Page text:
DIAGNOSING B12 DEFICIENCY
DIAGNOSTIC PROCESS EXPLAINED
Warning! If you suspect you are B12 deficient we strongly advise you
DO NOT take any B12 supplements before you have had a blood test.
It is only natural to try some vitamin supplements to see if they make you feel better but in the case of B12 it can elevate your blood levels without giving long term benefit if you are deficient. A raised blood level is likely to be enough for a doctor to consider you are not deficient and you may be denied the treatment you need.
The symptoms of vitamin B12 deficiency can be difficult to recognise as they can be similar to those of a variety of other conditions. To add to this difficulty, the training most health professionals generally receive on nutrients and deficiencies is minimal, therefore many misconceptions of B12 deficiency exist within the healthcare industry. An example of this is that many doctors think that unless their patient has a form of anaemia that causes abnormally sized red blood cells, that they cannot have a B12 deficiency. However this is untrue, as research has shown that many signs, including neurological symptoms, commonly precede blood manifestations.
To further complicate diagnosis, there is currently no gold standard test for B12 deficiency. This means that tests showing normal levels of B12 in the body are not always reliable. And although there are several testing options available, some proving more sensitive than others, our doctors tend to only use the standard blood serum test, which measures the total B12 levels in your blood and is known to be the oldest and most inaccurate of all tests available. This is because the results of this test are made up of both an “active” form of B12 that your body can potentially use, and an “inactive” form that your body cannot use. So, if you have a low level of the “active” B12 in your blood, and a higher level of “inactive” B12, it can cause your total B12 level to fall within reference ranges, therefore your deficiency will likely be left undiagnosed, or even misdiagnosed as something else (Please see our page on COMMON MISDIAGNOSES).
To compound the inaccuracy of the blood serum test, it is also the case that reference ranges, set to guide diagnosis from blood results, are not only generally set too low, but they are also allowed to be individually set by each NHS health board/CCG resulting in a postcode lottery effect, where a patient can be tested in one area of the country and be told that they are within reference range, therefore left untreated, but then be tested again in another part of the country only to find that they are below reference range there, so treated for deficiency, and vice versa. These low set reference ranges are allowing too many patients to fall through the net, and the individually set reference ranges by NHS area create worrying inconsistency in the diagnosis of vitamin B12 deficiency across the UK.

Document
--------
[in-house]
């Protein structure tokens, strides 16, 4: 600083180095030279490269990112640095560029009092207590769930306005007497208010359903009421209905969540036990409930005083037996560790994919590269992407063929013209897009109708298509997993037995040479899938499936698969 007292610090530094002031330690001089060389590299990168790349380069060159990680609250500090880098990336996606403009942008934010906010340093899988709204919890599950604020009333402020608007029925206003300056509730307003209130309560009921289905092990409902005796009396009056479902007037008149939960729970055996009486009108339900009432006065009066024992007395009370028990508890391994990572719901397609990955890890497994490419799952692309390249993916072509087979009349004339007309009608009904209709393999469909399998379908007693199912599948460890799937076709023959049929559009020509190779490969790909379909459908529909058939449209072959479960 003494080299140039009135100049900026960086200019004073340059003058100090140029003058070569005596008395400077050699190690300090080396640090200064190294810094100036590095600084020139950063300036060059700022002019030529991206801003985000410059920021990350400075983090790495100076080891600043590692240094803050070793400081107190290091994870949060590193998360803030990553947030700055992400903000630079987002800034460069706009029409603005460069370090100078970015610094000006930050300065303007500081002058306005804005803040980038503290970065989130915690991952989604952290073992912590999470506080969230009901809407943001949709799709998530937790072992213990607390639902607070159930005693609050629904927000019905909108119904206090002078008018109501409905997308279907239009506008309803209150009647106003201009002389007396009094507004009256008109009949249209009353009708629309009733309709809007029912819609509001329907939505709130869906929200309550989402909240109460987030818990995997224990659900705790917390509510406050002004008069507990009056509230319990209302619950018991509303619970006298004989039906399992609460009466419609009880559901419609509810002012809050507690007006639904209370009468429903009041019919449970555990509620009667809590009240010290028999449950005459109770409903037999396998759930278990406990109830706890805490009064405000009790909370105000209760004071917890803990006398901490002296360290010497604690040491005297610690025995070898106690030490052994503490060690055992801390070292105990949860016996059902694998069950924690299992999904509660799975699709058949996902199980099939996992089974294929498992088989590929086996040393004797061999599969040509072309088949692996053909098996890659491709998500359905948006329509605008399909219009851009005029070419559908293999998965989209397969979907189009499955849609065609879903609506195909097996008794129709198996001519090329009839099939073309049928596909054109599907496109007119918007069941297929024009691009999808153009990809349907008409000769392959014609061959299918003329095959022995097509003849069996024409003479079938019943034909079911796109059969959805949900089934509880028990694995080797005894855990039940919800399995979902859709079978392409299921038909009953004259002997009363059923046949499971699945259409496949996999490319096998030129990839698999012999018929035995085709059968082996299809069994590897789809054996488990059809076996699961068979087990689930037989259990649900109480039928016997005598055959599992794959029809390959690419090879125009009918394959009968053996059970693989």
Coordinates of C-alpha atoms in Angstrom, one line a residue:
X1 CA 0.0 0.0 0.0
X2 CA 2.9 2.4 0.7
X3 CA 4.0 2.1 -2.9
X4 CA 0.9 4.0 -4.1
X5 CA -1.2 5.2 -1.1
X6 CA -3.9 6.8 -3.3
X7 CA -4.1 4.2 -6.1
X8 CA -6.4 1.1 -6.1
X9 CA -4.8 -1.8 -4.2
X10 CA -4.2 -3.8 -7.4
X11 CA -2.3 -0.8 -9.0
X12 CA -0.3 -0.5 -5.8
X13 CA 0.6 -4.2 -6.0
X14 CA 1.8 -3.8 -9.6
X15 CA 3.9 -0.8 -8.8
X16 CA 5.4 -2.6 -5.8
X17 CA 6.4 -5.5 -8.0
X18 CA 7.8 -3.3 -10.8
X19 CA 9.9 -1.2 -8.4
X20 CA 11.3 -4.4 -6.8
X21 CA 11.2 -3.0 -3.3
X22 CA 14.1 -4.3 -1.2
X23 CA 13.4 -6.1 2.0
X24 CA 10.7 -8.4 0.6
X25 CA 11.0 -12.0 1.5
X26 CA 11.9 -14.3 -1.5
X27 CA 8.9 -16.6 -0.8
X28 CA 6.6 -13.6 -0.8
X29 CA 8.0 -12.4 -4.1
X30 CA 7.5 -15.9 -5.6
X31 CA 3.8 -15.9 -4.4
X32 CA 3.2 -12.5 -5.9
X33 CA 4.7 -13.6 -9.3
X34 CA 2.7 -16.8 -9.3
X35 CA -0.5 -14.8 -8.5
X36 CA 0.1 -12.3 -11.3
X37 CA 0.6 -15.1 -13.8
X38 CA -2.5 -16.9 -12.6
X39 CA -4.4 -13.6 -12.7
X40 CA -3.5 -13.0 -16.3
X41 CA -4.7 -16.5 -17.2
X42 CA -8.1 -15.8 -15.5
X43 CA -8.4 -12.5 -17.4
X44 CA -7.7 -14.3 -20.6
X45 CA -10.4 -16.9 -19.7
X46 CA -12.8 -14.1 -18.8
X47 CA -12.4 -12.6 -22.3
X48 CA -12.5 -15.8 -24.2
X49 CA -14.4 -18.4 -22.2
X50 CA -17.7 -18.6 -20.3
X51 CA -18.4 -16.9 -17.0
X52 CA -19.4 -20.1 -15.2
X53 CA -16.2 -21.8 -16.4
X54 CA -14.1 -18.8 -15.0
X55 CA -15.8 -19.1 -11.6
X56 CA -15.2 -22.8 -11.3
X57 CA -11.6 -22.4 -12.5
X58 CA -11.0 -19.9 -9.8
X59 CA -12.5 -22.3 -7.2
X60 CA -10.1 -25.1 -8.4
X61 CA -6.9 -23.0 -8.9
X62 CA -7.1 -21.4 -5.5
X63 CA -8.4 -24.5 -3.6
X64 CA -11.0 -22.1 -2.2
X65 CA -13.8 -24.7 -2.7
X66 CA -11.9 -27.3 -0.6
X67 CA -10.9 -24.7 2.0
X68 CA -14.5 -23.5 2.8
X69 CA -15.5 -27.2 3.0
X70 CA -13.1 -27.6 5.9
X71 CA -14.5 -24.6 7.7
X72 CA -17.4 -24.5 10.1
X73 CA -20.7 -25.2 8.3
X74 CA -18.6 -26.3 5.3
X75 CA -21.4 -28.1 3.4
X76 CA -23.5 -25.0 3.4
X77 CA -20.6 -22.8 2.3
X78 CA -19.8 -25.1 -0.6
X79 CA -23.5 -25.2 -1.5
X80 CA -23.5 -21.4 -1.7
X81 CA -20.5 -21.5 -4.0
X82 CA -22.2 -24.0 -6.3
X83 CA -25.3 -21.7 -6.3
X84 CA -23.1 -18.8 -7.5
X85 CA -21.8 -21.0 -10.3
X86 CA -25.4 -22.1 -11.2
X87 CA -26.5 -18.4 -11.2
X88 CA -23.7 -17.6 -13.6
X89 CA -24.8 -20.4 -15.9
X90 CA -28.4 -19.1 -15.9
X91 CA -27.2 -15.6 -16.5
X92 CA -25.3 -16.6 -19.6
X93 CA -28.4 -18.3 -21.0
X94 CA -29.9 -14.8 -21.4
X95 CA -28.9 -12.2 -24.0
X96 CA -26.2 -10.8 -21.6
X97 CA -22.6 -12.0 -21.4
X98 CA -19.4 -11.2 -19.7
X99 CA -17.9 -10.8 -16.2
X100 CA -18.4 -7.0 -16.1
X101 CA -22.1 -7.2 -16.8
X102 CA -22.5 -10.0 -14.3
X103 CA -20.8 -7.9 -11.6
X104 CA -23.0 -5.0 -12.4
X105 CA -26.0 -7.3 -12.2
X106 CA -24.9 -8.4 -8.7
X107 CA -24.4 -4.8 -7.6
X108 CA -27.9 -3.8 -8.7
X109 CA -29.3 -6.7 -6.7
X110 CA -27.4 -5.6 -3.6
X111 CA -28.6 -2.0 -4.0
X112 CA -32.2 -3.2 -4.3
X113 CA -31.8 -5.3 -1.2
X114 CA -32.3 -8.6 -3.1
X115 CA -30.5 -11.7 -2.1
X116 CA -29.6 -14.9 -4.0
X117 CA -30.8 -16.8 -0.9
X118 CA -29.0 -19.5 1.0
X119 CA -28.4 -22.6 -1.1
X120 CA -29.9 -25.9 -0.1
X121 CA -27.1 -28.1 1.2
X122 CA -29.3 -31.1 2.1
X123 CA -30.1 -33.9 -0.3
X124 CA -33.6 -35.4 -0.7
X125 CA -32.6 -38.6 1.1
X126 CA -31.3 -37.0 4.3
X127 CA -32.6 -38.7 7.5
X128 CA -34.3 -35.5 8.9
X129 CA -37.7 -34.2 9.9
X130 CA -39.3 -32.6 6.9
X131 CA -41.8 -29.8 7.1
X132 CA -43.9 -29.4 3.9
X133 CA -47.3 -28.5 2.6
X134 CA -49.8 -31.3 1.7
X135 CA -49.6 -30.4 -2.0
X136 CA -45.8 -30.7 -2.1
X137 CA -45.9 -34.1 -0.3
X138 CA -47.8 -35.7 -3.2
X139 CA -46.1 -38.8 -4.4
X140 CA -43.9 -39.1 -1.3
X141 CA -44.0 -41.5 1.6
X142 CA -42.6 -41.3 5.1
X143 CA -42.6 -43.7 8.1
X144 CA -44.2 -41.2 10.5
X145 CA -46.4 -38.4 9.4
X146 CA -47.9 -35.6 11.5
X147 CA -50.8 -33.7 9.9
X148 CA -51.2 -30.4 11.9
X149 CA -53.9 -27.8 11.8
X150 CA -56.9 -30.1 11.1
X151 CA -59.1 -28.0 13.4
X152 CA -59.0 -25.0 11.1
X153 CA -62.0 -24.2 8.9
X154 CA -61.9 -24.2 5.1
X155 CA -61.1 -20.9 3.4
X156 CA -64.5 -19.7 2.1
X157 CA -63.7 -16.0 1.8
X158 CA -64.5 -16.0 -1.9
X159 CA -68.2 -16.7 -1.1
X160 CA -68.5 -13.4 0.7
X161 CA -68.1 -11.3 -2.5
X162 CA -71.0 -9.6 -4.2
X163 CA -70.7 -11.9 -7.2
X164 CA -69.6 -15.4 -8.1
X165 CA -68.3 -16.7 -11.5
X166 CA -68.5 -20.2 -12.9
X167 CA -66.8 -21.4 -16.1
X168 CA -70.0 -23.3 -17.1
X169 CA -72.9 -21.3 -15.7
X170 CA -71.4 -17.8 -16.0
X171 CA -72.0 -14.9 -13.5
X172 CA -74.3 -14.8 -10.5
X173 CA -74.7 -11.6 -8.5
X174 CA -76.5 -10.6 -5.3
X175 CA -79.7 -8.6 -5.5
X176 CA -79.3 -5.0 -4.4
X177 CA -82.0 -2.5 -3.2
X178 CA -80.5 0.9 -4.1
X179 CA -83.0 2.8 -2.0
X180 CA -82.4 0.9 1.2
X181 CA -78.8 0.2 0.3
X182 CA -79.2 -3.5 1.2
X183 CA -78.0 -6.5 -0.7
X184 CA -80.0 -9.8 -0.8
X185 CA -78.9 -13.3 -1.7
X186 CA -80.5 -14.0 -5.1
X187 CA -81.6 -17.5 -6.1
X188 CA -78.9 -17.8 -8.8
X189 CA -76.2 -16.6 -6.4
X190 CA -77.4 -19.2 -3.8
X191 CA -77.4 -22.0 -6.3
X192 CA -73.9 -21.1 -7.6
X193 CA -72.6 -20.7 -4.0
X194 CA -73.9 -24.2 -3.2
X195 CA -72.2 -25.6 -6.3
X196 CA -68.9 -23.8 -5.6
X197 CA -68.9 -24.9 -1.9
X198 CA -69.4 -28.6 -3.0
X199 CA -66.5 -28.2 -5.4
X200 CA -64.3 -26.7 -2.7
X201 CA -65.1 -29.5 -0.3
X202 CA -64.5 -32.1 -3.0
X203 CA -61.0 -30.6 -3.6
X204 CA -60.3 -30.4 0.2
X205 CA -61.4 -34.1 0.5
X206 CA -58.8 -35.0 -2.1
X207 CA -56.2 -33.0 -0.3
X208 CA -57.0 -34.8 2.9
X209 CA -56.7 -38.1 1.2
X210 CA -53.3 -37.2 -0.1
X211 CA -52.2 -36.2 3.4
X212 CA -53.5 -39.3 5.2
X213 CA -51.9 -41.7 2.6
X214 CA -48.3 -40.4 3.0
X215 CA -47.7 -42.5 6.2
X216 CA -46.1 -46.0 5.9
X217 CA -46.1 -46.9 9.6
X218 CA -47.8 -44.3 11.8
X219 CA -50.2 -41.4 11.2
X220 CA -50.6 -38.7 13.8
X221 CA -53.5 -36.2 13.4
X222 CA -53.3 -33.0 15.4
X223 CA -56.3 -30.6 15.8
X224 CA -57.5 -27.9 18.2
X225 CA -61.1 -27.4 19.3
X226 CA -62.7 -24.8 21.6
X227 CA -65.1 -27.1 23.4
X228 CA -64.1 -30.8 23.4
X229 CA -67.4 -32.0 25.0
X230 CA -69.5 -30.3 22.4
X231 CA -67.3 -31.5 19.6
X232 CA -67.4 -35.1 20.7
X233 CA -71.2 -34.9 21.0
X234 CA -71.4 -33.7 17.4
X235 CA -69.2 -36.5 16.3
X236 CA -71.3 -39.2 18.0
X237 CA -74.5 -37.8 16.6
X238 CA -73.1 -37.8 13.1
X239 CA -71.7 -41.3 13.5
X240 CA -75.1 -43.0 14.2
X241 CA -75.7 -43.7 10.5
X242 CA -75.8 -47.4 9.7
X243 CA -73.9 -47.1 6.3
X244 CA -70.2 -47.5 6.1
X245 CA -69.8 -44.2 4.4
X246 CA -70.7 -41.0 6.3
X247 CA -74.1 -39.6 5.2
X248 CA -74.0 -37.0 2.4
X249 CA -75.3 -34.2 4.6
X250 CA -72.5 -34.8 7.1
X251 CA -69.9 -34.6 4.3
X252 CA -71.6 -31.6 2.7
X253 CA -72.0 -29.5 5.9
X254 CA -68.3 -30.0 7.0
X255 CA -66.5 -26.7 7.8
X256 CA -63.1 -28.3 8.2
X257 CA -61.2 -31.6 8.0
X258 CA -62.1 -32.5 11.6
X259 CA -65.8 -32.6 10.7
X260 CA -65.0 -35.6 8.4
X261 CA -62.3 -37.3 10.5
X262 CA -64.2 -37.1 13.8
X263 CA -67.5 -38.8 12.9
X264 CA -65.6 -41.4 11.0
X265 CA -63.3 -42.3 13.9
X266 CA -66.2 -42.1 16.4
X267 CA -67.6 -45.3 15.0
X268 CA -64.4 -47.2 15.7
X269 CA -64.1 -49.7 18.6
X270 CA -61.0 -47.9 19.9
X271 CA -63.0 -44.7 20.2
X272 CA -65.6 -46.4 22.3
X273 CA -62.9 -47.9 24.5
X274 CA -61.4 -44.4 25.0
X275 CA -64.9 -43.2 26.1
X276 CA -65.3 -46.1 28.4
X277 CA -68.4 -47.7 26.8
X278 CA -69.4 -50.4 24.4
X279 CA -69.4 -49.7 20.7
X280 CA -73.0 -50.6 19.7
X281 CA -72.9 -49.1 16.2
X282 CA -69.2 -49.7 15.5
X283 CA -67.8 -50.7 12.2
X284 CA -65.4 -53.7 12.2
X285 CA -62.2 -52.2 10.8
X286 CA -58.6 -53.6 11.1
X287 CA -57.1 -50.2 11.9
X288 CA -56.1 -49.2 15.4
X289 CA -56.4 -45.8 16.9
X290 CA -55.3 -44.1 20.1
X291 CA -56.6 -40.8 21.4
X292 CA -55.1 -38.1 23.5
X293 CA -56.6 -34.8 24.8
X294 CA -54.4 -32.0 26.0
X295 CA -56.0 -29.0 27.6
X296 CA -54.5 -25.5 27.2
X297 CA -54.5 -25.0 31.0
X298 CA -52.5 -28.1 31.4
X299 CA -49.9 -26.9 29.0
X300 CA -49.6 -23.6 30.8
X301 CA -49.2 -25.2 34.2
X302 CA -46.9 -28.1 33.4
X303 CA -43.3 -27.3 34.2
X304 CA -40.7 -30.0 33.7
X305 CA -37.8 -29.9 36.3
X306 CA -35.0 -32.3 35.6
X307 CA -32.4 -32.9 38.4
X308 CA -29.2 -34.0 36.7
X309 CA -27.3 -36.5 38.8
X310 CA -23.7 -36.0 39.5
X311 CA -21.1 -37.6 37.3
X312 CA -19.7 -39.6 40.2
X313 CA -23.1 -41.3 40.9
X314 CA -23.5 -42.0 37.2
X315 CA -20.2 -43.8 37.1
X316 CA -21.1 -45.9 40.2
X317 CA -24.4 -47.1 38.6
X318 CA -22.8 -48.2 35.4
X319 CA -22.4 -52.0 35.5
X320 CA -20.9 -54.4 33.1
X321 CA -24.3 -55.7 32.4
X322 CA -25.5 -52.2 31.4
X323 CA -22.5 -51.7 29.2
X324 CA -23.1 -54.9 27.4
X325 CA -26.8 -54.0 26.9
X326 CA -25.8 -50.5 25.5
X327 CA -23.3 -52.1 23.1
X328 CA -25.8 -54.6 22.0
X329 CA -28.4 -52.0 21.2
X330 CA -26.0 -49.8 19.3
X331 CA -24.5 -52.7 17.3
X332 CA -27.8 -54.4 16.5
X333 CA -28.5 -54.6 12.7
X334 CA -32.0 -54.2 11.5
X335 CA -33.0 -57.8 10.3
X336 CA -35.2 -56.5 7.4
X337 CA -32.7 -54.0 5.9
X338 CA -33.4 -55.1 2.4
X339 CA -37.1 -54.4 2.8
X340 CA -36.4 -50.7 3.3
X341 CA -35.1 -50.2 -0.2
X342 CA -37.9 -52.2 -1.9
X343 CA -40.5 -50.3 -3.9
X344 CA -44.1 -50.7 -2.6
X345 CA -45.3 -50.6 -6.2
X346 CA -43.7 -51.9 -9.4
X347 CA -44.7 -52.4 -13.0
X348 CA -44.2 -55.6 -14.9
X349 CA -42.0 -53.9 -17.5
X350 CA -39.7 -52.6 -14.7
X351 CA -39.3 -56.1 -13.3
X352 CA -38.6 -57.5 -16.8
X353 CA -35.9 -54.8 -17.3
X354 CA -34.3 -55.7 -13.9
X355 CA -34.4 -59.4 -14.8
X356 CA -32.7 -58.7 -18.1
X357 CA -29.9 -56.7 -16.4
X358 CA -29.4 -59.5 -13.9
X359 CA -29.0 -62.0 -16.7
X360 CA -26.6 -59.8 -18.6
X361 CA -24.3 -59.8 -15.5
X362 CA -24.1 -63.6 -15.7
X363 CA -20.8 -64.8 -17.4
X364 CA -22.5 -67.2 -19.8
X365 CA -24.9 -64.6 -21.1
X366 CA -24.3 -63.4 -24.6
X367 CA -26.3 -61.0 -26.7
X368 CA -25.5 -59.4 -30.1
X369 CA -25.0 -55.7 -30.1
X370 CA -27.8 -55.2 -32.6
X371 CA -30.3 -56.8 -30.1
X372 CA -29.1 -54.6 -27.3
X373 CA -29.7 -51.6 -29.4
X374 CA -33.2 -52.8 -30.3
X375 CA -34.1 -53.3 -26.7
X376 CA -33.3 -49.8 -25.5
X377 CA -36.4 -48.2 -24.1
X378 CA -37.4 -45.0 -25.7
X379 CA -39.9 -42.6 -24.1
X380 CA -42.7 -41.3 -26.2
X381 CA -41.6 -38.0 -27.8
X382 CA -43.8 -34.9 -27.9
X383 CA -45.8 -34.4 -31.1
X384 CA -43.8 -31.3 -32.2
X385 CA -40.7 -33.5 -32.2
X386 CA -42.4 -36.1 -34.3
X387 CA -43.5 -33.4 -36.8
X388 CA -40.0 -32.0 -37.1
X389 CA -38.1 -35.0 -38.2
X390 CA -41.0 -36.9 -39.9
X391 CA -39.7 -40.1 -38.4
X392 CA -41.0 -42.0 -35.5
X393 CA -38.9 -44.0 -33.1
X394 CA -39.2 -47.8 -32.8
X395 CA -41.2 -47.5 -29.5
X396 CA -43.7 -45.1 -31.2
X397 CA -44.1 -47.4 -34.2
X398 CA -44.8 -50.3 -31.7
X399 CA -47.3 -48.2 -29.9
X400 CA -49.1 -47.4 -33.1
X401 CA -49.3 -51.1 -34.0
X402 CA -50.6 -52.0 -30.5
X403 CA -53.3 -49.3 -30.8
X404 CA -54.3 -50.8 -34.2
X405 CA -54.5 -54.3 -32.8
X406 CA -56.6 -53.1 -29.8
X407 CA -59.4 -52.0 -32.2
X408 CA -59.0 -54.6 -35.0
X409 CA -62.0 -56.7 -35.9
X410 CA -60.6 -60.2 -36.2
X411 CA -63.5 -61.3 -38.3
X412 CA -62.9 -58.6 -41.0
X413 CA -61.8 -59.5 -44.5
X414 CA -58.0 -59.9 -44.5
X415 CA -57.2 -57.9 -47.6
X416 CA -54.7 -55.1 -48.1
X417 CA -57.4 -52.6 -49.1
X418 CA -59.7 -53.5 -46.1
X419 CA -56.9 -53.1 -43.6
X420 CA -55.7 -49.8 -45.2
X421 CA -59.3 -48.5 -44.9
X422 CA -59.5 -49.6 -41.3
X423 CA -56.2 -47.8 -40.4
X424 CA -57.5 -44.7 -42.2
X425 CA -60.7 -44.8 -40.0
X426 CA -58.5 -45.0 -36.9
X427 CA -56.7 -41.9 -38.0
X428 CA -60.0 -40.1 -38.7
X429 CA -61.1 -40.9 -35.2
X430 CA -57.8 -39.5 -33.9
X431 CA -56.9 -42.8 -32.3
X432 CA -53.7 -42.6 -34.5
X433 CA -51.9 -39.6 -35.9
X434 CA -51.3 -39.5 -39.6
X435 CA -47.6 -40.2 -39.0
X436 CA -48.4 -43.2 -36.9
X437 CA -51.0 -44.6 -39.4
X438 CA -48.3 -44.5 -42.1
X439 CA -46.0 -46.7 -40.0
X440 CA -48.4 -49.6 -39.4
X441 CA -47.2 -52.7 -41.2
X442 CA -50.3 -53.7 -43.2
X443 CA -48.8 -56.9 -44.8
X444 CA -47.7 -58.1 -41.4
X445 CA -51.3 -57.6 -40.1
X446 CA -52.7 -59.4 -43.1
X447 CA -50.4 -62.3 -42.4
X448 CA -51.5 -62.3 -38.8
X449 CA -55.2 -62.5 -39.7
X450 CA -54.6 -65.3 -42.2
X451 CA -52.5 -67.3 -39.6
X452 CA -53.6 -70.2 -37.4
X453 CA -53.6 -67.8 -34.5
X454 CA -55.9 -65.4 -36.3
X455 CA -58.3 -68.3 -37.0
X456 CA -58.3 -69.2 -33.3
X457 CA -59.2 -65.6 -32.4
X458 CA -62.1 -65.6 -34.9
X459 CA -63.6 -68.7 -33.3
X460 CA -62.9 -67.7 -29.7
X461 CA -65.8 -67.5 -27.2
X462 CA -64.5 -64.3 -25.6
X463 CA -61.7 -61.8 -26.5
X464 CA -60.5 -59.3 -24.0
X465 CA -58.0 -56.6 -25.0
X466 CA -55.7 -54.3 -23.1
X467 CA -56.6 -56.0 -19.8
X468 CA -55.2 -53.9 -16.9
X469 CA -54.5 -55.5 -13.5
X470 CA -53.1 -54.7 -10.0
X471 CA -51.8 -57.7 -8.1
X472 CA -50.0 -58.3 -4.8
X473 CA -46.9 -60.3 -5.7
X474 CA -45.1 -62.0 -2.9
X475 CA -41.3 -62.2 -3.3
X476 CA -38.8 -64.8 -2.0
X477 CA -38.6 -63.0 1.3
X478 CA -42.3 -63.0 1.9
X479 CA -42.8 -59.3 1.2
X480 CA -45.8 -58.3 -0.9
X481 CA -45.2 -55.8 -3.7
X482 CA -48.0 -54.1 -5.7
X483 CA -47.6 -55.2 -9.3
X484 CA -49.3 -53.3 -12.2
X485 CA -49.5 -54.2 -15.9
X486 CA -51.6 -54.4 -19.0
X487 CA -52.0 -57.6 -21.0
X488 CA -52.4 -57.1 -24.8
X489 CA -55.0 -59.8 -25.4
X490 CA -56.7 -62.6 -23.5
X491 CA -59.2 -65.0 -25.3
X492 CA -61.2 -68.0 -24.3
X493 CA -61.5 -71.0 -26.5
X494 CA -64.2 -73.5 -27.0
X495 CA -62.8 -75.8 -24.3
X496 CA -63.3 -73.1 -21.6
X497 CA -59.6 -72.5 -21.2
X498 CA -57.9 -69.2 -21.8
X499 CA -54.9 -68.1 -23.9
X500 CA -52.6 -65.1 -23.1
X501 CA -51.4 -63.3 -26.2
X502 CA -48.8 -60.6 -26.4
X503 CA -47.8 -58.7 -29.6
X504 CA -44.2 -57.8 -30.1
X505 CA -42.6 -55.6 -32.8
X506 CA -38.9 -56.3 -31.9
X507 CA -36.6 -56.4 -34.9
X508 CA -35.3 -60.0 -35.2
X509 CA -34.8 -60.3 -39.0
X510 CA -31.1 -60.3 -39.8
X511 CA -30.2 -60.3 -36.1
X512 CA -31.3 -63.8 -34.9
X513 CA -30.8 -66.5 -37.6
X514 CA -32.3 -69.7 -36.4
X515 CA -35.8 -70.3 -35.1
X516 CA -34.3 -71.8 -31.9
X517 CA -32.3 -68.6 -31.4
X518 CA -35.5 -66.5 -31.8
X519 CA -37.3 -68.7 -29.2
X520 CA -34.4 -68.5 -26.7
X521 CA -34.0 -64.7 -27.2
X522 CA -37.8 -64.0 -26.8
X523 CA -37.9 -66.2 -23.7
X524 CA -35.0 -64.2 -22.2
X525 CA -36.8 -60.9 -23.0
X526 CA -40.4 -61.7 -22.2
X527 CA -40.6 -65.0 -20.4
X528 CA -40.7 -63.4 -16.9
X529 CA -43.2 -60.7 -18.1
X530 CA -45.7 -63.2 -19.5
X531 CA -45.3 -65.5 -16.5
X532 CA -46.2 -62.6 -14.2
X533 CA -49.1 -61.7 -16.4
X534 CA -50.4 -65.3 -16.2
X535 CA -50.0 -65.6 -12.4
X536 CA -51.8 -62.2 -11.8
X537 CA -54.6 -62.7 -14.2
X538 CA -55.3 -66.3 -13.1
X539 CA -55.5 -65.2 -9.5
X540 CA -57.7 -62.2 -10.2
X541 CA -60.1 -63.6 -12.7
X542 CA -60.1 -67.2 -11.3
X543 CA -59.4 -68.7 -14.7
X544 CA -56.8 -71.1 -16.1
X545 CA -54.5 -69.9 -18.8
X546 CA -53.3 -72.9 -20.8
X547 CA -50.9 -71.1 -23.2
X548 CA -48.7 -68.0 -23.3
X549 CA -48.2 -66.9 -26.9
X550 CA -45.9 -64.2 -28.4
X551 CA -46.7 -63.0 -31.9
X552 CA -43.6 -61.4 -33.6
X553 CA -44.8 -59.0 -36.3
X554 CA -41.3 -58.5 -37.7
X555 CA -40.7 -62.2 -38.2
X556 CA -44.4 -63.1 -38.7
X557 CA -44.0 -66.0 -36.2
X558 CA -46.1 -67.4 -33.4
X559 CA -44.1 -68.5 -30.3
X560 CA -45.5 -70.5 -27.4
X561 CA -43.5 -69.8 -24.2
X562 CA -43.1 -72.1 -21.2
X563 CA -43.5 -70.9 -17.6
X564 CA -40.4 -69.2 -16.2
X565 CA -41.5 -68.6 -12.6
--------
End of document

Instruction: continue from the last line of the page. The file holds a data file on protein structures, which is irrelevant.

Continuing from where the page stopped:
As for the other types of test for B12 status, namely Holotranscobalamin (Active B12), Homocysteine and Methylmalonic Acid, they are not always readily available to doctors, many of whom can often be unfamiliar with these tests, therefore access can be difficult. Further information on all tests is shown below.
So unfortunately the road to diagnosis can sometimes take a considerable length of time (and often unnecessary tests, scans and referrals) before a correct diagnosis is achieved.
Warning! Some doctors will look to recheck your serum B12 level after B12 therapy has begun. This is a pointless exercise as the therapy will raise your blood levels and/or correct any enlarged blood cells without necessarily correcting any other symptoms. This will likely result in your B12 therapy being stopped without your deficiency being fully addressed. This can potentially cause irreversible neurological damage!
Do not allow testing of your B12 levels after any form of B12 therapy has begun.
1st Line Testing
If your symptoms fit with those of vitamin B12 deficiency, the first line of blood investigation should be as follows:
Full Blood Count (FBC)